Deutsche Bank’s currency volatility index, which measures expectations of currency fluctuations, has fallen in recent weeks from a three-month low to its highest level since March, due to fluctuations in the US dollar, the euro and Japanese yen as well as a wide range of other currencies.
The divergent outlook of central banks, which are moving at different speeds to normalize monetary policy after numerous interest rate cuts and adopted extraordinary measures last year to protect their economies from the damage caused by the COVID pandemic- 19, are at the origin of these fluctuations. Expectations of higher rates tend to make a currency more attractive to investors seeking yield.
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The increased fluctuations in the forex markets can provide investors with the fluctuations they need to make money by trading currencies against each other. Too much volatility, on the other hand, could force investors to reduce their risk and create problems for international companies that have to convert their profits back to their national currency.
While volatility is still low from historic levels, some investors believe gyrations should not abate anytime soon. The volatility of the bond markets, also strongly influenced by rate expectations, has been on the rise for weeks.
Many are also taking steps to protect their portfolios from excessive market fluctuations, pushing hedging activity in many currency pairs to its highest level in months.
“We have a policy divergence, a divergence in inflation rates… a divergence in the rate of economic growth,” said Lisa Shallet, chief investment officer at Morgan Stanley Wealth Management. “Overall divergence will be the name of the game in 2022 and investors are starting to smell it.”
Much of the recent volatility has stemmed from an accelerating rally in the US dollar, which is benefiting from bets that the Federal Reserve will have to unwind its government bond purchase program and possibly raise rates at a faster rate than other central banks.
The US currency is up 9.1% against the euro this year, keeping pace with its biggest annual gain in six years. It also gained 11.6% against the Japanese yen and 7.0% against the Australian dollar.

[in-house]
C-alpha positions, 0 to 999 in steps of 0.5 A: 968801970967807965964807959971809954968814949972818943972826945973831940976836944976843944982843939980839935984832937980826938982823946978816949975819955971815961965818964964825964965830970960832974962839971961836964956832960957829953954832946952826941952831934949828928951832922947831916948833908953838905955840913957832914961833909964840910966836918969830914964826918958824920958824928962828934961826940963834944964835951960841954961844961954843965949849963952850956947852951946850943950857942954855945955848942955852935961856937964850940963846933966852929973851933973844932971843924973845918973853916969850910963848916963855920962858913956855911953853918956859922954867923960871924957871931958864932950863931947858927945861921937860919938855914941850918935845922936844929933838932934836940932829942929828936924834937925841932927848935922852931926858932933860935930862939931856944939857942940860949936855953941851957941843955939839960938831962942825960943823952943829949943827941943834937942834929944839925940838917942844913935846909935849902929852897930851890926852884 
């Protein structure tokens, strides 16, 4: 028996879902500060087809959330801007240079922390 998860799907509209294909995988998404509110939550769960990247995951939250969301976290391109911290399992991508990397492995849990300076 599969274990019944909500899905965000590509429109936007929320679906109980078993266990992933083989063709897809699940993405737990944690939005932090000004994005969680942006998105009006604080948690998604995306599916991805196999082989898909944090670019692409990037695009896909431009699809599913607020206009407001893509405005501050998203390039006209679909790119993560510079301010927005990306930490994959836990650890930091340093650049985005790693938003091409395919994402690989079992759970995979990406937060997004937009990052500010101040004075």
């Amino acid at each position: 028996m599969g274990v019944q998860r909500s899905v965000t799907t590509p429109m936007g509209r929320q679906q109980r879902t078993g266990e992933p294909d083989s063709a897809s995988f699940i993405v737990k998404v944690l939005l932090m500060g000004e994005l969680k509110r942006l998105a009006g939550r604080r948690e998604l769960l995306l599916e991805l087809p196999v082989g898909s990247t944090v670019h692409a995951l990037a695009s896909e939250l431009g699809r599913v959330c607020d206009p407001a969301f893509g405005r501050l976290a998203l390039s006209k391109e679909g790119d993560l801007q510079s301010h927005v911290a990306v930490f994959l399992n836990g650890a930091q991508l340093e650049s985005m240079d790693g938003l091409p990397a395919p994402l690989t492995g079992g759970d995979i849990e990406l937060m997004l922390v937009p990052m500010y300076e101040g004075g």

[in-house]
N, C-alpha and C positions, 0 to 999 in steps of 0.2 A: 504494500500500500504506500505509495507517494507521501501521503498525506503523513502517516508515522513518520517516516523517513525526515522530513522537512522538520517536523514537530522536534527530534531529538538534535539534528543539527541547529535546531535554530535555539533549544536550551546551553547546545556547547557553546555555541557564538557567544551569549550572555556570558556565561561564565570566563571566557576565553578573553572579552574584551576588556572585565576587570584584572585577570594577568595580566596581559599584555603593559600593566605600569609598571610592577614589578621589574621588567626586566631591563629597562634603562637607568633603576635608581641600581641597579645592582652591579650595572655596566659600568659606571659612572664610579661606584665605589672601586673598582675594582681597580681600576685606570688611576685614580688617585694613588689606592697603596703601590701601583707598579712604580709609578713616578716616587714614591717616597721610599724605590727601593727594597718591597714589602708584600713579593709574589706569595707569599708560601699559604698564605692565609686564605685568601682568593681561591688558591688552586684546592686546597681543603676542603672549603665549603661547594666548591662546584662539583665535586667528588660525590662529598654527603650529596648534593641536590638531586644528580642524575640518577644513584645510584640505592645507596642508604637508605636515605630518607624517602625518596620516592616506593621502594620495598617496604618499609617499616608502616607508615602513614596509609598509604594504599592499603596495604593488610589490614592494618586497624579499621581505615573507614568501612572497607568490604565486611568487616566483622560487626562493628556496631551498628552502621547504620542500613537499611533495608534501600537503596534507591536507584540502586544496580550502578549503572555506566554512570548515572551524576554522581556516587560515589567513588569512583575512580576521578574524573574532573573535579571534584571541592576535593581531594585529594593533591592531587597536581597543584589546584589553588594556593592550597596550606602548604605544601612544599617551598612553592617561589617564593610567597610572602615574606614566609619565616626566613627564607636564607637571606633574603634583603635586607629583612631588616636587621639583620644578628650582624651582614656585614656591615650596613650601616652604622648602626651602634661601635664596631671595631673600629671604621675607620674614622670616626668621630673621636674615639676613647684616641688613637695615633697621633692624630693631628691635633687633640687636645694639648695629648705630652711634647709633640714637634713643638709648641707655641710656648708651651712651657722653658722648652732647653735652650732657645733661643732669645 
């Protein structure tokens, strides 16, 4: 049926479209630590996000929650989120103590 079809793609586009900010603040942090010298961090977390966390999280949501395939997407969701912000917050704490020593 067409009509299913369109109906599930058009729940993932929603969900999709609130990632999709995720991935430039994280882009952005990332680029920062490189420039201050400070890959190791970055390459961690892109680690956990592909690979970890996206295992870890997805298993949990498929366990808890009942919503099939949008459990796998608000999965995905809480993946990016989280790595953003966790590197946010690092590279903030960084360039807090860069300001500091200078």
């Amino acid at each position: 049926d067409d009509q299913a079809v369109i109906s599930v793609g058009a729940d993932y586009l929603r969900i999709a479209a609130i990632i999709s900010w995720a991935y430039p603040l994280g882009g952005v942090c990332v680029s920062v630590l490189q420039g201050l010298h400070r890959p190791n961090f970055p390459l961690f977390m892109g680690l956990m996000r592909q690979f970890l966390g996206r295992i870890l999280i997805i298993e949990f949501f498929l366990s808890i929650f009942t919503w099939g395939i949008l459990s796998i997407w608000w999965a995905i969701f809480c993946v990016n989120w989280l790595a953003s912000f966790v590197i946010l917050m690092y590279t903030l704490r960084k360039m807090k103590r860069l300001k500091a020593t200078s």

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Richard Benson, co-chief investment officer at Millennium Global Investments in London, bets the dollar will continue to appreciate against the euro, expecting the Fed to tighten monetary policy next year faster than the European Central Bank in the face of booming US growth and inflation. .
“The underlying fundamental view is that the Fed will raise interest rates over the next 12 months, and the ECB will not,” he said.
On Wednesday, federal funds futures, which reflect investors’ expectations for monetary policy, had taken into account a 100% chance that the Fed would raise rates by next June. Eurozone rate futures, on the other hand, fully integrated a 10 basis point hike by December 2022.
Other factors driving the currency movements include concerns over COVID-19, weighing down the euro and other European currencies as the region faces another wave of the pandemic while strengthening the Swiss franc, a popular destination in uncertain times.
Concerns about a potential war with Ukraine have stumbled the Russian ruble in recent weeks, while the Turkish lira plunged 25% this month after President Tayyip Erdogan pressured the country’s central bank to that it is pivoting towards an aggressive easing cycle, potentially triggering a crisis in its own right. in the countryside.
With volatility on the rise, some investors are taking steps to protect their portfolios against further currency fluctuations.
Implied volatility, used by banks to price three-month options on the euro against the dollar, stood at its highest level since March on Wednesday, indicating greater demand for hedges against rising gyrations of the currency pair. Demand for certain options that would protect against fluctuations in the dollar-yen currency pair is at its highest level in a year.
Bernhard Eschweiler, economic adviser at QCAM Currency Asset Management, bets that the dollar will continue to rise, but also recommended that investors use derivatives that could offset fluctuations in currency markets. Worsening inflation, COVID-19 surges and intensifying energy scarcity are among the factors that could give markets a shake, he said.
“There is no shortage of potential shocks,” he said.
Exchange rate volatility tends to increase as the Fed approaches the rate hike, said Bipan Rai, head of foreign exchange strategy for North America at CIBC Capital Markets.
“If you’re an asset manager with exposure to major currencies that might diverge because of what the Fed will do after you, then you’ll want to have some protection in place,” he said.
(Reporting by Saqib Iqbal Ahmed and Gertrude Chavez-Dreyfuss; editing by Ira Iosebashvili and Edward Tobin)
By Saqib Iqbal Ahmed and Gertrude Chavez-Dreyfuss